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Rose Mary
By Rosemary McKittrick
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Promotional Poster; “Jimi Hendrix Experience”; Jan. 15, 1969; 55 inches by 39 inches; sold for $2,665. Photo courtesy of Christie's South Kensington.
“This song is for a friend of mine.” Jimi Hendrix whispered softly into the microphone toward the end of his performance. The songster began to slowly improvise on his guitar. The music he played sounded fragile and grief-stricken.

No one had heard anything like this before from Jimi.

His playing seemed to embrace the anger and hurt the audience and he were both experiencing. His music was common ground, a place where they could come together and mourn.

It was April 5, 1968. The audience knew Jimi’s song was an elegy to Martin Luther King Jr. who had been shot and killed the day before in Memphis.

Jimi was performing in Newark that night and thought about cancelling the show. But the Newark Police Department insisted the “Jimi Hendrix Experience” would perform.

They were certain if he didn’t black citizens would burn the city down. Inside the music hall the sound of gunfire could be heard in the streets. The stagehands figured they could all end up dead.

“We all thought there was some kind of conspiracy going on, to eliminate people who were seen as enemies of some kind of dream of America that had never been,” said Mark Boyle, a lighting technician, who was now part of the audience.

As Jimi, a self-taught guitarist performed his elegy to King other stagehands appeared from backstage and stood near the amplifiers. They like the audience were crying from the flood of emotion coming from Jimi’s body and guitar.

Jimi was making it up as he went along. “Hauntingly beautiful…appallingly beautiful,” is how Boyle described it. When he was done the singer, songwriter-guitarist laid down his guitar and quietly walked off stage.

It was like the audience was in a trance. There was no applause. Jimi had touched something deep and there wasn’t anything left to say or do.

His show that night was called one of his greatest unrecorded performances.

Jimi Hendrix has been called the greatest electric guitar player in music history. He showed up on the radar for many Americans in 1967 after his performance at the Monterey Pop Festival. Two years later he was one of the headliners at the Woodstock Festival.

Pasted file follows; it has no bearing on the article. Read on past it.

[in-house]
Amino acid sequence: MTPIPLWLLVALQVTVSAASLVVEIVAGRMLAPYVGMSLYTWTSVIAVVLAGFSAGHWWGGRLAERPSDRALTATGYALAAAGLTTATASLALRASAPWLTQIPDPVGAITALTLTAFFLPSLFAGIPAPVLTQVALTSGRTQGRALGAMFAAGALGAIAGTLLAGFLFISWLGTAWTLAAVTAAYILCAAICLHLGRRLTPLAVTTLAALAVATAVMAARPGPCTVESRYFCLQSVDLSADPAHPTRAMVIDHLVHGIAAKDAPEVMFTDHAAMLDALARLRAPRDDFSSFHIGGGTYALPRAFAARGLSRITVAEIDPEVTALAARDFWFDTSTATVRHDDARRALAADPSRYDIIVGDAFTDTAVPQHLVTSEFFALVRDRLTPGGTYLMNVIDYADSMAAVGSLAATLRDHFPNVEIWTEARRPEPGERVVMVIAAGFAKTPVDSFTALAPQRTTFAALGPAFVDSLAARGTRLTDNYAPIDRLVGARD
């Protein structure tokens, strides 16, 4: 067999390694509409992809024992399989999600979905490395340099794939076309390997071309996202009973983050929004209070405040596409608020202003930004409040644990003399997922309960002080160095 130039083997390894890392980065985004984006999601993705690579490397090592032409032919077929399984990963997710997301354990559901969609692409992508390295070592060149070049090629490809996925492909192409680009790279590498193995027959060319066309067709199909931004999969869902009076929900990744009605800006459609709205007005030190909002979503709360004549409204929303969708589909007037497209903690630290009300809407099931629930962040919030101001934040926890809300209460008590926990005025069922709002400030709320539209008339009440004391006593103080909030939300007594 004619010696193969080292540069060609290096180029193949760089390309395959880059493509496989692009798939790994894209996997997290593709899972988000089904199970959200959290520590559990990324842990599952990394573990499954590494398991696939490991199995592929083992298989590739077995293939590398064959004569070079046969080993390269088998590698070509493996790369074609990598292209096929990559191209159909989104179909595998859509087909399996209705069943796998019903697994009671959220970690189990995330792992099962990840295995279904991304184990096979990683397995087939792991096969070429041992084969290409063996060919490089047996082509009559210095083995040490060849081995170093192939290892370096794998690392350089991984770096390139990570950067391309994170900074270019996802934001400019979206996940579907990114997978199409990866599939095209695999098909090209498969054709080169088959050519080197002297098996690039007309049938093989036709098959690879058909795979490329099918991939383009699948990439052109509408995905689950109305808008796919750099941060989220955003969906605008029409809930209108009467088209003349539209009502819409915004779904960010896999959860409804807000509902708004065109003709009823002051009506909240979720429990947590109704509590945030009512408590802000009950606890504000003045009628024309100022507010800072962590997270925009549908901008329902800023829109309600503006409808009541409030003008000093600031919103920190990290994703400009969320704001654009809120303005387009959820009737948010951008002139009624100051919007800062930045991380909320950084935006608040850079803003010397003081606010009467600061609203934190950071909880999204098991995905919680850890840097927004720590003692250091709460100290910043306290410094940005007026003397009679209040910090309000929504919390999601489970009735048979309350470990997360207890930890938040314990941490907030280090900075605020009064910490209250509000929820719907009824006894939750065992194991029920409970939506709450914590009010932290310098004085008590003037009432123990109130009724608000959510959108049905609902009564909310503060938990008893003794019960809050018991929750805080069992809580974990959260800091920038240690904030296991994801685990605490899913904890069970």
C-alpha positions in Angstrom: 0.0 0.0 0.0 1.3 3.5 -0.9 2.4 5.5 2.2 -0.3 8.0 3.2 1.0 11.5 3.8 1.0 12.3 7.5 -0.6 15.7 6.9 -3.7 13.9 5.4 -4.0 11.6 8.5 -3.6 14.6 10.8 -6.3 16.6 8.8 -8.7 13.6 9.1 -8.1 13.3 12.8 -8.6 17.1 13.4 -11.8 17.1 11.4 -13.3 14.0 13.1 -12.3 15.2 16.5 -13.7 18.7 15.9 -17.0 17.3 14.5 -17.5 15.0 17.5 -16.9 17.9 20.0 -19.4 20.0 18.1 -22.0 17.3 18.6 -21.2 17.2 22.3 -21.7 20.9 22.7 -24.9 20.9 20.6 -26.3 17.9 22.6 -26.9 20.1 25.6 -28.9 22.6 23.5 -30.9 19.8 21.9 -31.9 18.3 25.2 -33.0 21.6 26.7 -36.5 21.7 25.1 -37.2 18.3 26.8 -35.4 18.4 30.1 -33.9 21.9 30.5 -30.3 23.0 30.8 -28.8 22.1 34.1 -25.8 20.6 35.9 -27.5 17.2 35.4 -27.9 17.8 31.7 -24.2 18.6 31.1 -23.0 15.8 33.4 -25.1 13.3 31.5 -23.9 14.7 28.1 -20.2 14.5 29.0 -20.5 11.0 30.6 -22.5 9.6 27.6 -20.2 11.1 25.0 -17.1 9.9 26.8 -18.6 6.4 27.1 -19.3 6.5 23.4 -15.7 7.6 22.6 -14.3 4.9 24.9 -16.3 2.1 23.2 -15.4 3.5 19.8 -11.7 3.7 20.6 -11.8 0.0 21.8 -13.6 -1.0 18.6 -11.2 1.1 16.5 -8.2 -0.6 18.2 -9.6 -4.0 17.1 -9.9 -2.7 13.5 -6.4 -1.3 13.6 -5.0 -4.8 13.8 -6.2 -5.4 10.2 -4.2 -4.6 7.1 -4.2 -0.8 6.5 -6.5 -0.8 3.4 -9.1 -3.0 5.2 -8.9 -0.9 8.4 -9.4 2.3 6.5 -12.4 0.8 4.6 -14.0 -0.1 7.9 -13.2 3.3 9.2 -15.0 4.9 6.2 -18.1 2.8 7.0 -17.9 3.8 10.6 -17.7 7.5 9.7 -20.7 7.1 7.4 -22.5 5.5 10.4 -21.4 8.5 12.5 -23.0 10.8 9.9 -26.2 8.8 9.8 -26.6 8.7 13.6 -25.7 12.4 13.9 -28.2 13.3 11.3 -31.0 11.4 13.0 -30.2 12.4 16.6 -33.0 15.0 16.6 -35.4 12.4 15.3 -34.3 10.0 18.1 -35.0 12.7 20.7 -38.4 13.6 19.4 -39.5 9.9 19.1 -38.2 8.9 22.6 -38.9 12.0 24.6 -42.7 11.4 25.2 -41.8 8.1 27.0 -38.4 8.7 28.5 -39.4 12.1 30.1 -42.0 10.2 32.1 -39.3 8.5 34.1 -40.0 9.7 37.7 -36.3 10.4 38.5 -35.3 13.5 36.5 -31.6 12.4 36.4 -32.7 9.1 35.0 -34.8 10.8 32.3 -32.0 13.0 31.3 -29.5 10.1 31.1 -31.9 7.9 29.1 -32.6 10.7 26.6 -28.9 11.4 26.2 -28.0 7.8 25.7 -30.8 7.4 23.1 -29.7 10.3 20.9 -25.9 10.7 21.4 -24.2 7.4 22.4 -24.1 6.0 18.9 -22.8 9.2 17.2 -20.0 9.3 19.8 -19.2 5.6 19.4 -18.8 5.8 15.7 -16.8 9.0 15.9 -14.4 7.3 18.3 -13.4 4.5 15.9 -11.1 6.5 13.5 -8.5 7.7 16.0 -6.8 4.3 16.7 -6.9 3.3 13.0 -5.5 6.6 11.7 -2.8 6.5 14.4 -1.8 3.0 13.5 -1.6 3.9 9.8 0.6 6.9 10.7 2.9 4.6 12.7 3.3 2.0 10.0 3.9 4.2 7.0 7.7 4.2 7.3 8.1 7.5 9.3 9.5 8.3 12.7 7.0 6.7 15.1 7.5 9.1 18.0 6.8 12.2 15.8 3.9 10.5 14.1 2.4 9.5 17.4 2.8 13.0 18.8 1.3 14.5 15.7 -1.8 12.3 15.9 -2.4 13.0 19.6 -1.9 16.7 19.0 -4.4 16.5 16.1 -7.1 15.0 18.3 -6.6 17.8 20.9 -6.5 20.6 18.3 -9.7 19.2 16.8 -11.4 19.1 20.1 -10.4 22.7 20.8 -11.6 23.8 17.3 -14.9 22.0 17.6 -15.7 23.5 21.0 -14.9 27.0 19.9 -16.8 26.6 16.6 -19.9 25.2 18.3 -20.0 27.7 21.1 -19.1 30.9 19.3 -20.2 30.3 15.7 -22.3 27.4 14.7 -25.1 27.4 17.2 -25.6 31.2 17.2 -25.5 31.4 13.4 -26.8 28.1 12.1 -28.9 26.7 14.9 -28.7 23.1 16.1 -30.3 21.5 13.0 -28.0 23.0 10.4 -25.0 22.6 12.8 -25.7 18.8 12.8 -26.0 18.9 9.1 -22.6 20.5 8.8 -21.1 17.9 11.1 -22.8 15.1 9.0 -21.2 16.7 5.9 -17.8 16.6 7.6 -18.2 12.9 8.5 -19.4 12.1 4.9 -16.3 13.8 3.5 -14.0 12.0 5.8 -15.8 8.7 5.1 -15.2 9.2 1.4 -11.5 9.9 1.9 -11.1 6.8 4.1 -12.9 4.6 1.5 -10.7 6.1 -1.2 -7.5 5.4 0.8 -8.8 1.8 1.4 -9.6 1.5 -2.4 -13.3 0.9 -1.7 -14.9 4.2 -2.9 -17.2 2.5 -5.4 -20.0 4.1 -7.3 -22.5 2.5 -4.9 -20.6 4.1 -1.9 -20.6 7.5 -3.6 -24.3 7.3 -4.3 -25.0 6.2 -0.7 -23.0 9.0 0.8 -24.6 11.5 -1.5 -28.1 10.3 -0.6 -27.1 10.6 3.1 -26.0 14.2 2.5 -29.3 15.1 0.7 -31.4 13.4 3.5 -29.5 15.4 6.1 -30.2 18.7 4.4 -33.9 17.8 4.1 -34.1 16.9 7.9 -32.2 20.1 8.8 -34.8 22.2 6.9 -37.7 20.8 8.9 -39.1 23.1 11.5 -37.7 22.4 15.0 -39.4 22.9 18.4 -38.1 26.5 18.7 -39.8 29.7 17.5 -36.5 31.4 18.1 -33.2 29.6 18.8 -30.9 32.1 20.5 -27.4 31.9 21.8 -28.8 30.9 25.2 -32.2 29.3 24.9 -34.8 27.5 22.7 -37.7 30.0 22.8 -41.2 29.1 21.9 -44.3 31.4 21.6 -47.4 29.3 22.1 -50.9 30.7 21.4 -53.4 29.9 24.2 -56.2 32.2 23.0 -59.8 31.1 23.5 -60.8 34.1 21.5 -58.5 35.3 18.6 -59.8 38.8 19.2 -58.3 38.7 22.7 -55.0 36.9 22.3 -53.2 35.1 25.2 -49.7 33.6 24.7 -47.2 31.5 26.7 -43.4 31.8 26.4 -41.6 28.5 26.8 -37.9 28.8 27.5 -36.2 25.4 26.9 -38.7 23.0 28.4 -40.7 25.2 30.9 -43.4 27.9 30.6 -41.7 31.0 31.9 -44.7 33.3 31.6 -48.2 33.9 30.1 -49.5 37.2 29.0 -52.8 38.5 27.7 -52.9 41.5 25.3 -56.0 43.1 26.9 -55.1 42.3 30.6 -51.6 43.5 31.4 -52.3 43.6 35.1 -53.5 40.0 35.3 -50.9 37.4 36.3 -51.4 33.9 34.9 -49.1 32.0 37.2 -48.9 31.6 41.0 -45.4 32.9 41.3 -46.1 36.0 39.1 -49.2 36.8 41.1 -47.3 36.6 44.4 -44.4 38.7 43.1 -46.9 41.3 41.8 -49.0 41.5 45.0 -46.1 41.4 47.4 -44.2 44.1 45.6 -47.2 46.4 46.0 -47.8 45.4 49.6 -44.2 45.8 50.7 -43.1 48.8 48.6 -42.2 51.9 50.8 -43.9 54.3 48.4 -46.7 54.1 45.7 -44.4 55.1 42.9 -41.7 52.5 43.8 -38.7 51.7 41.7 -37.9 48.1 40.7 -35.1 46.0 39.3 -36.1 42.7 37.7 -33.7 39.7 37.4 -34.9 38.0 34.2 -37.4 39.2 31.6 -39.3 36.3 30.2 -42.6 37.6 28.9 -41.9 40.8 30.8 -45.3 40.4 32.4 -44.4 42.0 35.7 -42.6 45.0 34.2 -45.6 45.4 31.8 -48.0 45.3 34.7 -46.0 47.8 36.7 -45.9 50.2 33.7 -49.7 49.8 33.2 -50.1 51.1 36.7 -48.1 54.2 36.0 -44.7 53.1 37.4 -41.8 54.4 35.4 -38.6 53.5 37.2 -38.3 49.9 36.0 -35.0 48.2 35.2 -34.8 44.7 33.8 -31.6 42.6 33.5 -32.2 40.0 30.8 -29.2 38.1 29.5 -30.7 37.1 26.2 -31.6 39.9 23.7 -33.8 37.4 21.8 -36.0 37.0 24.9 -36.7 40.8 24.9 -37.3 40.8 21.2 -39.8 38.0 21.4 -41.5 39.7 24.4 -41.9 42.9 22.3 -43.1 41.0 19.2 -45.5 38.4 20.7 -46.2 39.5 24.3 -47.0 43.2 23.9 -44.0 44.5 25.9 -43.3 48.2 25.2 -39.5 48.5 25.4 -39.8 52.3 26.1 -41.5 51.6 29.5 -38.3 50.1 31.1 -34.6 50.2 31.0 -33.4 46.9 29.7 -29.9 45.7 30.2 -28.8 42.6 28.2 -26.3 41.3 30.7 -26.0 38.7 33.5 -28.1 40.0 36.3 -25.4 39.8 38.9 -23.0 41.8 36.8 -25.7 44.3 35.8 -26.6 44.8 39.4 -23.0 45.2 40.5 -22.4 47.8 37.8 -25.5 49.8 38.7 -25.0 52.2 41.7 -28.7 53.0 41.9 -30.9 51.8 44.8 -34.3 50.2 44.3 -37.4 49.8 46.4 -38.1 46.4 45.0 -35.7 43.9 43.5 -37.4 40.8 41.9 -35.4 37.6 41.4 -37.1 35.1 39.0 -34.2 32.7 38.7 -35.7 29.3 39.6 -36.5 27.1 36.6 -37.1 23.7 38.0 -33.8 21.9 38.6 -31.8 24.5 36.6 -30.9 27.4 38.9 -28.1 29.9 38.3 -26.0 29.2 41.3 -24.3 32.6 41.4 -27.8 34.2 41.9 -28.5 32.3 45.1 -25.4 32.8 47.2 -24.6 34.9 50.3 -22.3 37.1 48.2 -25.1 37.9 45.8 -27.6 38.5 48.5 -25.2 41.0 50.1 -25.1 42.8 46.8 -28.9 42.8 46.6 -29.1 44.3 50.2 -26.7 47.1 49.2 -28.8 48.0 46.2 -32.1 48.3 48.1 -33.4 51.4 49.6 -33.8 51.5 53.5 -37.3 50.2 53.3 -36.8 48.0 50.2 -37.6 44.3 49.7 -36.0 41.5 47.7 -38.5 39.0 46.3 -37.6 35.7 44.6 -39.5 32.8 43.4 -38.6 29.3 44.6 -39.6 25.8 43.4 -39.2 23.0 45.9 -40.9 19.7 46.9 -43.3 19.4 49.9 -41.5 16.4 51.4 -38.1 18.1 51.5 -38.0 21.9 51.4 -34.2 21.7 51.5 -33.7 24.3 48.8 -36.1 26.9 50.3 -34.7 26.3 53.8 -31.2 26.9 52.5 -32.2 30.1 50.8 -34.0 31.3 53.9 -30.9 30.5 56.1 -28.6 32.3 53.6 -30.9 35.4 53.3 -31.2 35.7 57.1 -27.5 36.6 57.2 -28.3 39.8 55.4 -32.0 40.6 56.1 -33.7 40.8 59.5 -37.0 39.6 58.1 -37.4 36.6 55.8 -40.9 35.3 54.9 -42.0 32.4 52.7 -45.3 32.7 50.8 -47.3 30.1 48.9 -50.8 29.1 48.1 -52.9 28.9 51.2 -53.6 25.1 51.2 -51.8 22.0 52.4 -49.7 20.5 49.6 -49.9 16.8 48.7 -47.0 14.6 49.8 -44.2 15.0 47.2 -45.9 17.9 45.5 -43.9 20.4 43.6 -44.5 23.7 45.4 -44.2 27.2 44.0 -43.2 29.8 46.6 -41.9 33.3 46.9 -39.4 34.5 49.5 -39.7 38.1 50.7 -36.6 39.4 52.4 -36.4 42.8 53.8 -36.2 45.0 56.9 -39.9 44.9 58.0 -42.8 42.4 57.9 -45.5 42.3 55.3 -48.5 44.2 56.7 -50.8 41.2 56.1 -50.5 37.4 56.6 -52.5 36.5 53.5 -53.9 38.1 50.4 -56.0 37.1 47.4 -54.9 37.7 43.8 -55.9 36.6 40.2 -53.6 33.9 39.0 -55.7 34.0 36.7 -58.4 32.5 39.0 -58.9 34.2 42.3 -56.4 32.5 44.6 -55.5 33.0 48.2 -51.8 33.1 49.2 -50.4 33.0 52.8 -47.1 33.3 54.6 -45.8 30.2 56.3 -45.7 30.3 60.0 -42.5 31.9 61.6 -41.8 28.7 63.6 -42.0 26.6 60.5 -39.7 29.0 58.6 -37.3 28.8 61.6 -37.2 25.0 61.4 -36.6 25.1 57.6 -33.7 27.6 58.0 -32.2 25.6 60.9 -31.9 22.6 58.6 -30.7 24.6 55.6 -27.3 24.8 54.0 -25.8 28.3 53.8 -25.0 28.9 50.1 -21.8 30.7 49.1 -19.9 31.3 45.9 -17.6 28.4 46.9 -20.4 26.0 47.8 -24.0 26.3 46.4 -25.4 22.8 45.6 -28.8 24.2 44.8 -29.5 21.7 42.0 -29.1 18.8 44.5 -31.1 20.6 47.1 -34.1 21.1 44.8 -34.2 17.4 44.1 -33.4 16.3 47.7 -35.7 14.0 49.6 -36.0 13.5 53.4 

He started out playing backup for performers like Little Richard, Sam Cooke, and the Isley Brothers. He formed his own group called Jimmy James and the Blue Flames, and played gigs around New York City's Greenwich Village.

Chas Chandler, his manager, convinced Jimi to go to London where he created the band “The Jimi Hendrix Experience.” The Beatles, the Rolling Stones, the Who, and Eric Clapton were all fans.

The band's first single, "Hey Joe" was a hit in England and was soon followed by other hits like "Purple Haze" and "The Wind Cried Mary." On tour to promote his first album, “Are You Experienced?” in 1967, Hendrix amazed audiences with his guitar playing and technical ability. Two more albums followed.

Jimi evolved into one of the most popular musicians in rock history. He died on Sept 18, 1970, from an overdose of sleeping pills. He was 27.

On June 14, Christie’s, South Kensington, England, featured a selection of Jimi Hendrix items in its Pop Culture auction. Here are some current values.

Jimi Hendrix

Book; limited edition; “Classic Hendrix” by Brad Tolinski; number 56 of 1,750; signed; $2,460.

Promotional Poster; “Jimi Hendrix Experience”; Jan. 15, 1969; 55 inches by 39 inches; $2,665.

Wooden Pipe; hand-carved wood with glazed finish; $5,740.

Necklace; glass, wood and metal beads threaded upon purple string; with large amber drop to center; $9,225.

Boots; black leather calf-length; worn by Jimi during visits to New York; circa-1967-69; $15,375.

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